Here, Kitty Kitty


Have you ever given your cat a bath?

I have, many times.

And the cat in question was not my easygoing Tabby, Mack, or my “I’ll do anything because I am just so scared,” Clio. The cat who received so many baths was Snowball.  My fearless, outgoing, hate-everyone-but-you cat who passed many years ago.  Snowball would scare visitors with her “piss and vinegar” attitude, yowling if they got to close.  She was more talk than action — her vocalizations were more than enough to cause friends to give her a wide berth.

Snowball was pure white, hence her name.  This independent cat would never let her prissy color keep her from escaping into the garage to roll on the filthiest spot or, better yet, lie in wait for the kids to leave a door unlatched.  She’d escape to the dirtiest place she could find.  Afterward, scolding included the threat of a bath.  After one such escape, my husband and step kids witnessed, with mouths agape and eyes wide, as I proceeded to bathe her calmly in the sink.  Oh sure, Snowball loudly protested, but eventually gave up control to the bath.  She must’ve known how beautiful she’d look after yet another bath.

When I adopted Snowball she was just a tiny, flea-ridden kitten.  My first chore was to rid her of those fleas with gentle baths (no pesticides or soap).  So unafraid of being wet, she’d often sit on the side of the tub while I took a leisurely bubble bath, poking her paws at the bubbles.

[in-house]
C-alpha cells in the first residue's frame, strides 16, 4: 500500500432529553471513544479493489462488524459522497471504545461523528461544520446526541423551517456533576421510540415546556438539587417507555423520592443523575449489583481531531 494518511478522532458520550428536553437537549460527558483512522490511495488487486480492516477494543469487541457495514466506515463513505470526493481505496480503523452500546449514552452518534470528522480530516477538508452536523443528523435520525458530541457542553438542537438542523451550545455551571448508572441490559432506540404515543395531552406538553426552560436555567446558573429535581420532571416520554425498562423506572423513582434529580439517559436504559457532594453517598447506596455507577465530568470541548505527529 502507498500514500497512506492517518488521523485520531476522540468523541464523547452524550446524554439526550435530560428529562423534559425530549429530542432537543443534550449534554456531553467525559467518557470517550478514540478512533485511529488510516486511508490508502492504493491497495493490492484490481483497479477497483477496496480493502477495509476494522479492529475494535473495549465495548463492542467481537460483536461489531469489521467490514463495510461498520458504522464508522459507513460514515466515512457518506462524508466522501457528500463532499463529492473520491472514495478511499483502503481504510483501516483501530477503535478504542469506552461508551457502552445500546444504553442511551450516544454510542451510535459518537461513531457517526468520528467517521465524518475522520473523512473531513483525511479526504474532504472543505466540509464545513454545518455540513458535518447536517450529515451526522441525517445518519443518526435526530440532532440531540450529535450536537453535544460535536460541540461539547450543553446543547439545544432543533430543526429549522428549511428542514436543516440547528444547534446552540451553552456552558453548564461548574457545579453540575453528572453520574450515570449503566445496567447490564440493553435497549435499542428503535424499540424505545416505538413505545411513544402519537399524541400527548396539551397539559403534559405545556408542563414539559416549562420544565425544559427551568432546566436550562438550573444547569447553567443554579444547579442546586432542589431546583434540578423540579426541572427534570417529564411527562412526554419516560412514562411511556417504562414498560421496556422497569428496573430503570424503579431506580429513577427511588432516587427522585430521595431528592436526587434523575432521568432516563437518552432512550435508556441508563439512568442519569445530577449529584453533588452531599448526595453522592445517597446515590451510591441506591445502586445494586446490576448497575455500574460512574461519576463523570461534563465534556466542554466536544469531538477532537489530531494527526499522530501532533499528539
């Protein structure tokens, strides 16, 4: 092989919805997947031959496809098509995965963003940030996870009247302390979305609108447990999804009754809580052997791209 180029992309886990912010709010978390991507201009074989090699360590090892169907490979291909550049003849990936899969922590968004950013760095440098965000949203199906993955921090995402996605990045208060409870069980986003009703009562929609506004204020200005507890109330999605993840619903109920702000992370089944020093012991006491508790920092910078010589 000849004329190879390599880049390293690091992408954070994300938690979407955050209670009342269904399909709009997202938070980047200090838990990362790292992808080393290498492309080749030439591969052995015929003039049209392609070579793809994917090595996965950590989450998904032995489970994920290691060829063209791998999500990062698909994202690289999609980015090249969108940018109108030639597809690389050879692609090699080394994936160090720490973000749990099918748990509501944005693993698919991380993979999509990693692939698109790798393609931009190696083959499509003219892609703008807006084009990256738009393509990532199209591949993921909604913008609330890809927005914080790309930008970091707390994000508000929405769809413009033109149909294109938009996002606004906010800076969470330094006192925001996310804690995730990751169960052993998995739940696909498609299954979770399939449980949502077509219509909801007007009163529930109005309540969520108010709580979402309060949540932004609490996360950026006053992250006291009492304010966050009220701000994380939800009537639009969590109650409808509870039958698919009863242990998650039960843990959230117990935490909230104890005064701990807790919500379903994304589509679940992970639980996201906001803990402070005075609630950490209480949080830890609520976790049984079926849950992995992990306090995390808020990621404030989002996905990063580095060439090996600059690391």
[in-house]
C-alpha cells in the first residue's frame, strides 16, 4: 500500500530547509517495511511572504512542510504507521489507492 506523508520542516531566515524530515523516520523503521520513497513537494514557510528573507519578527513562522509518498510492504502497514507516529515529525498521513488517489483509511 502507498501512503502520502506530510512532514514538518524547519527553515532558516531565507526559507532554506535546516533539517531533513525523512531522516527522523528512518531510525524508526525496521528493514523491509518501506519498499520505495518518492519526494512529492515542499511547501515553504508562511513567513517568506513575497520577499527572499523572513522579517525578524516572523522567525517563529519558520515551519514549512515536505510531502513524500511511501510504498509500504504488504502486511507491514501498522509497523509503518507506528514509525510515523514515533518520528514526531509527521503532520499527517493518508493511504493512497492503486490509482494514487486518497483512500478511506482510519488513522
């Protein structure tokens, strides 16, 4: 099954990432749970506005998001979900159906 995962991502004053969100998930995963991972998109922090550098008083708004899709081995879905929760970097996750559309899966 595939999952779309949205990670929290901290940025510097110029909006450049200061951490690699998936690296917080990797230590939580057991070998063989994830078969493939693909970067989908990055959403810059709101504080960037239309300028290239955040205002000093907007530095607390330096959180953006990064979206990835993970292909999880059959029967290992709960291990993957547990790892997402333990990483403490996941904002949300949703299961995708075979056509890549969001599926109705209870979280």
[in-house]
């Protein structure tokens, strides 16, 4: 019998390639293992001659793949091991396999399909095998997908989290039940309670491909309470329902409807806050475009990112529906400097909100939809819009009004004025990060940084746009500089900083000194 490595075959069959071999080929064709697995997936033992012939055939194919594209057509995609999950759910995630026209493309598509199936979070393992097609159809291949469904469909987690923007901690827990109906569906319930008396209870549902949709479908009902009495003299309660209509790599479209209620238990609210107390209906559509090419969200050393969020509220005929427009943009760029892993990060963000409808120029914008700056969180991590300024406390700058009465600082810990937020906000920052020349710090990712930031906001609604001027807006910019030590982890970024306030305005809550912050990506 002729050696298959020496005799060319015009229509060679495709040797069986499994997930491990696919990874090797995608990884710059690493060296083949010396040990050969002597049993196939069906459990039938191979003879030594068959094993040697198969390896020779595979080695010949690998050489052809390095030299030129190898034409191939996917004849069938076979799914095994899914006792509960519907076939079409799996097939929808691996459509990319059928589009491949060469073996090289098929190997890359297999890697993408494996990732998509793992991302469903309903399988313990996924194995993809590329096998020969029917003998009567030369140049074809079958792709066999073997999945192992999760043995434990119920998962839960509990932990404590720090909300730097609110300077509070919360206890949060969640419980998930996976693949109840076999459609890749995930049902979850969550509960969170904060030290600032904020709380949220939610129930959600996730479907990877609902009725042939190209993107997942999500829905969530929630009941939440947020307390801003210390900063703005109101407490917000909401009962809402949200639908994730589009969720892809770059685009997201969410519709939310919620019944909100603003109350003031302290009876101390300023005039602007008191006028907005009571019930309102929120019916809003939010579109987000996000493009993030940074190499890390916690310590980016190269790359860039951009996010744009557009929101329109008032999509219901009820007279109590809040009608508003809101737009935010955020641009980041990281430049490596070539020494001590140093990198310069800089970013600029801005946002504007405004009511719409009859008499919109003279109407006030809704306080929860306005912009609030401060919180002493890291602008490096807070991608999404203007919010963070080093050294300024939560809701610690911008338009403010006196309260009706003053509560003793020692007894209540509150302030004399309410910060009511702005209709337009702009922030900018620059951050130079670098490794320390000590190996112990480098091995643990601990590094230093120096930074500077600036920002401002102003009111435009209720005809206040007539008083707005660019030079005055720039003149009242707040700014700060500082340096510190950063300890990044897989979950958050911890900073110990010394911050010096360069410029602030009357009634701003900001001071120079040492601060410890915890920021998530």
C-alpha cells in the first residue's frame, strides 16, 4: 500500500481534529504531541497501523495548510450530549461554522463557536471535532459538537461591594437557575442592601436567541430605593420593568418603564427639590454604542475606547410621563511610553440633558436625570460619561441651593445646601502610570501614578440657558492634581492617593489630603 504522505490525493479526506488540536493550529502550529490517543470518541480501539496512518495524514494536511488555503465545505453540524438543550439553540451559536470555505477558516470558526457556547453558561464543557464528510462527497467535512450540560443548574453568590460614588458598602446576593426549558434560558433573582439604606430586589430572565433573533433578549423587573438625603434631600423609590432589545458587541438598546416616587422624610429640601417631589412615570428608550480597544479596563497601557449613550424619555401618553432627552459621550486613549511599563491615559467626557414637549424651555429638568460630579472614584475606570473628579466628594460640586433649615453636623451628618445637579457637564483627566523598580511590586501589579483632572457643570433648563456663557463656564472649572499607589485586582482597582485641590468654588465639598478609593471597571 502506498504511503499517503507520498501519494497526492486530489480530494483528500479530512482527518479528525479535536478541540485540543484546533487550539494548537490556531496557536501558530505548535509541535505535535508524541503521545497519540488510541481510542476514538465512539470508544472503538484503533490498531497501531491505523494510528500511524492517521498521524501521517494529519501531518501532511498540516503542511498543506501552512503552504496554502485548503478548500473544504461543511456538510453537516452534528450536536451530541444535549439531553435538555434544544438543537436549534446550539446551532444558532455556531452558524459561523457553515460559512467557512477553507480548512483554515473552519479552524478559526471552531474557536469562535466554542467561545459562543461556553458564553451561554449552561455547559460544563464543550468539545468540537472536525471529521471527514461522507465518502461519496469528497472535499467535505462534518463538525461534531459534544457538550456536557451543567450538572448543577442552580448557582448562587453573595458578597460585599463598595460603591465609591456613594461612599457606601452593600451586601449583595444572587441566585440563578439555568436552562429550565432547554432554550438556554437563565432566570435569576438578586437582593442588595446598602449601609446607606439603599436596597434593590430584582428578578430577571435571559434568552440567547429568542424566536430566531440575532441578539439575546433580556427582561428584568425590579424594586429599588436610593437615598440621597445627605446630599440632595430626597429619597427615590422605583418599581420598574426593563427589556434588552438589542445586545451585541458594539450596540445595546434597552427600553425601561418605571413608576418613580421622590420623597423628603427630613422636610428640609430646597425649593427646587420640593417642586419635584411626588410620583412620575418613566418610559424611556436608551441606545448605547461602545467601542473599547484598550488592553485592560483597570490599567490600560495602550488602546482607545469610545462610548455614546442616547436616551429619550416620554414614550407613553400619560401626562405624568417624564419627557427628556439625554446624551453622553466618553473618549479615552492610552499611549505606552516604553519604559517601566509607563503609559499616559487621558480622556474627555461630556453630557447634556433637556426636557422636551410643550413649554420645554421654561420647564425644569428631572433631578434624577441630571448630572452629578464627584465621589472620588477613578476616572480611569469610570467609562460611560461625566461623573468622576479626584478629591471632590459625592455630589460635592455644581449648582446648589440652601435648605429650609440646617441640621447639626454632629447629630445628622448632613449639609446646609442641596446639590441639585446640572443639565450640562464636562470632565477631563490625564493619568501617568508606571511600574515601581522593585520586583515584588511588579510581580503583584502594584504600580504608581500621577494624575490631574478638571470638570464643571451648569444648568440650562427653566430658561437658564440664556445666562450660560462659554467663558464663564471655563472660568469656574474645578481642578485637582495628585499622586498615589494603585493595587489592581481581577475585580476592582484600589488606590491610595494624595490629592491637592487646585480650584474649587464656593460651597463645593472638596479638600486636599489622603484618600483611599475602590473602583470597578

Snowball tolerated the bathing process and the towel drying.  But what she really loved was blow drying.  That warm wind all over her body even felt good enough for her to stop giving me the feline stink-eye.

January is officially “National Bath Safety Month”

Of course the focus is on creating a safe environment to bathe your child, not your cat.  But I couldn’t resist offering my own feline twist.  For tips on bathing kitty without his or her love for you going down the drain, go to

To complement this story and the cat-bathing tips, we captured a recent bath for the adorable Harvest, who is currently available for adoption through Cat Adoption Team.  Meet Harvest and learn more about bathing kitty by viewing this video:

The key to a successful cat bath is knowing your cat well enough to be gentle while remaining firmly in control.  If your cat really doesn’t need a bath, avoid it and opt for cleansing cloths or even a warm wet wash cloth.  Why put yourself at risk while making your cat mad?!

National Bath Safety Month  

Kathy Covey.jpg

Kathy is PR Manager for the Cat Adoption Team, author of the Cat's Meow Blog on, and member of the Cat Writer's Association. She's worked for the Humane Society of the United States and the Oregon Humane Society. Kathy and her hubby live with two 'adopted from a shelter' cats - Mack and Clio.